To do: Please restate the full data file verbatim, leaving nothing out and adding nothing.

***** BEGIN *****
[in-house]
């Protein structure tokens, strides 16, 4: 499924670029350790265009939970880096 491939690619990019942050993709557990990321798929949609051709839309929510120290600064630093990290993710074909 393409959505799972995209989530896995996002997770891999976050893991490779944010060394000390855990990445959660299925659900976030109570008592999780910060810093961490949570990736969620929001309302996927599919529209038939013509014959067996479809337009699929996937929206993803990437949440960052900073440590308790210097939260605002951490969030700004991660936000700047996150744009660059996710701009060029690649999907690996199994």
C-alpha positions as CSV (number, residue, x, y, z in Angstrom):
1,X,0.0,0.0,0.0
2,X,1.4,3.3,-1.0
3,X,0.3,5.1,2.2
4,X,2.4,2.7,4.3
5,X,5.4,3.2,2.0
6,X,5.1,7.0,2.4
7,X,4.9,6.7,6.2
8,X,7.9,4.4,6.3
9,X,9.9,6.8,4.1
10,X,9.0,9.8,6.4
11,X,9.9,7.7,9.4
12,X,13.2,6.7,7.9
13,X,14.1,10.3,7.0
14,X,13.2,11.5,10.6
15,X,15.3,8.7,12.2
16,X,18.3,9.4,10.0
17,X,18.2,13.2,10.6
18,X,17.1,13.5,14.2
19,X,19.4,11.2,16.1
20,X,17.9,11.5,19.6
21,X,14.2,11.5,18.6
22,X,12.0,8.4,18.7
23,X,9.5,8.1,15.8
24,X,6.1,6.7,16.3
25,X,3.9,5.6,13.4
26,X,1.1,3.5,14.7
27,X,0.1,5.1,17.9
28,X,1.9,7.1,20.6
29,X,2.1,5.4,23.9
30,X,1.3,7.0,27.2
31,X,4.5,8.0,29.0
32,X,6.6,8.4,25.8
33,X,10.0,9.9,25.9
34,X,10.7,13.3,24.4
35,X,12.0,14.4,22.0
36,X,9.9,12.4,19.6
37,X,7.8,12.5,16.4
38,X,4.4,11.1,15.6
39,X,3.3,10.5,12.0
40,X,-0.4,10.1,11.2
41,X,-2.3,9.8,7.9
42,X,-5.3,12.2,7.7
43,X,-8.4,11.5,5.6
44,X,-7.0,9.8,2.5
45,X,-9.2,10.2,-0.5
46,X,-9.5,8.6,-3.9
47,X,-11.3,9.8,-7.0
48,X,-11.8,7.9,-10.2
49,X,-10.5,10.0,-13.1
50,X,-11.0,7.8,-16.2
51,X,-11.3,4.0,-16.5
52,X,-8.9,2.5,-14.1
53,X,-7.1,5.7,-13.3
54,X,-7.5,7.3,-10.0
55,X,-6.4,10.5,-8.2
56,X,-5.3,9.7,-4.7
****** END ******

[in-house]
């Protein structure tokens, strides 16, 4: 499924670029350790265009939970880096 491939690619990019942050993709557990990321798929949609051709839309929510120290600064630093990290993710074909 393409959505799972995209989530896995996002997770891999976050893991490779944010060394000390855990990445959660299925659900976030109570008592999780910060810093961490949570990736969620929001309302996927599919529209038939013509014959067996479809337009699929996937929206993803990437949440960052900073440590308790210097939260605002951490969030700004991660936000700047996150744009660059996710701009060029690649999907690996199994």
C-alpha positions as CSV (number, residue, x, y, z in Angstrom):
1,X,0.0,0.0,0.0
2,X,1.4,3.3,-1.0
3,X,0.3,5.1,2.2
4,X,2.4,2.7,4.3
5,X,5.4,3.2,2.0
6,X,5.1,7.0,2.4
7,X,4.9,6.7,6.2
8,X,7.9,4.4,6.3
9,X,9.9,6.8,4.1
10,X,9.0,9.8,6.4
11,X,9.9,7.7,9.4
12,X,13.2,6.7,7.9
13,X,14.1,10.3,7.0
14,X,13.2,11.5,10.6
15,X,15.3,8.7,12.2
16,X,18.3,9.4,10.0
17,X,18.2,13.2,10.6
18,X,17.1,13.5,14.2
19,X,19.4,11.2,16.1
20,X,17.9,11.5,19.6
21,X,14.2,11.5,18.6
22,X,12.0,8.4,18.7
23,X,9.5,8.1,15.8
24,X,6.1,6.7,16.3
25,X,3.9,5.6,13.4
26,X,1.1,3.5,14.7
27,X,0.1,5.1,17.9
28,X,1.9,7.1,20.6
29,X,2.1,5.4,23.9
30,X,1.3,7.0,27.2
31,X,4.5,8.0,29.0
32,X,6.6,8.4,25.8
33,X,10.0,9.9,25.9
34,X,10.7,13.3,24.4
35,X,12.0,14.4,22.0
36,X,9.9,12.4,19.6
37,X,7.8,12.5,16.4
38,X,4.4,11.1,15.6
39,X,3.3,10.5,12.0
40,X,-0.4,10.1,11.2
41,X,-2.3,9.8,7.9
42,X,-5.3,12.2,7.7
43,X,-8.4,11.5,5.6
44,X,-7.0,9.8,2.5
45,X,-9.2,10.2,-0.5
46,X,-9.5,8.6,-3.9
47,X,-11.3,9.8,-7.0
48,X,-11.8,7.9,-10.2
49,X,-10.5,10.0,-13.1
50,X,-11.0,7.8,-16.2
51,X,-11.3,4.0,-16.5
52,X,-8.9,2.5,-14.1
53,X,-7.1,5.7,-13.3
54,X,-7.5,7.3,-10.0
55,X,-6.4,10.5,-8.2
56,X,-5.3,9.7,-4.7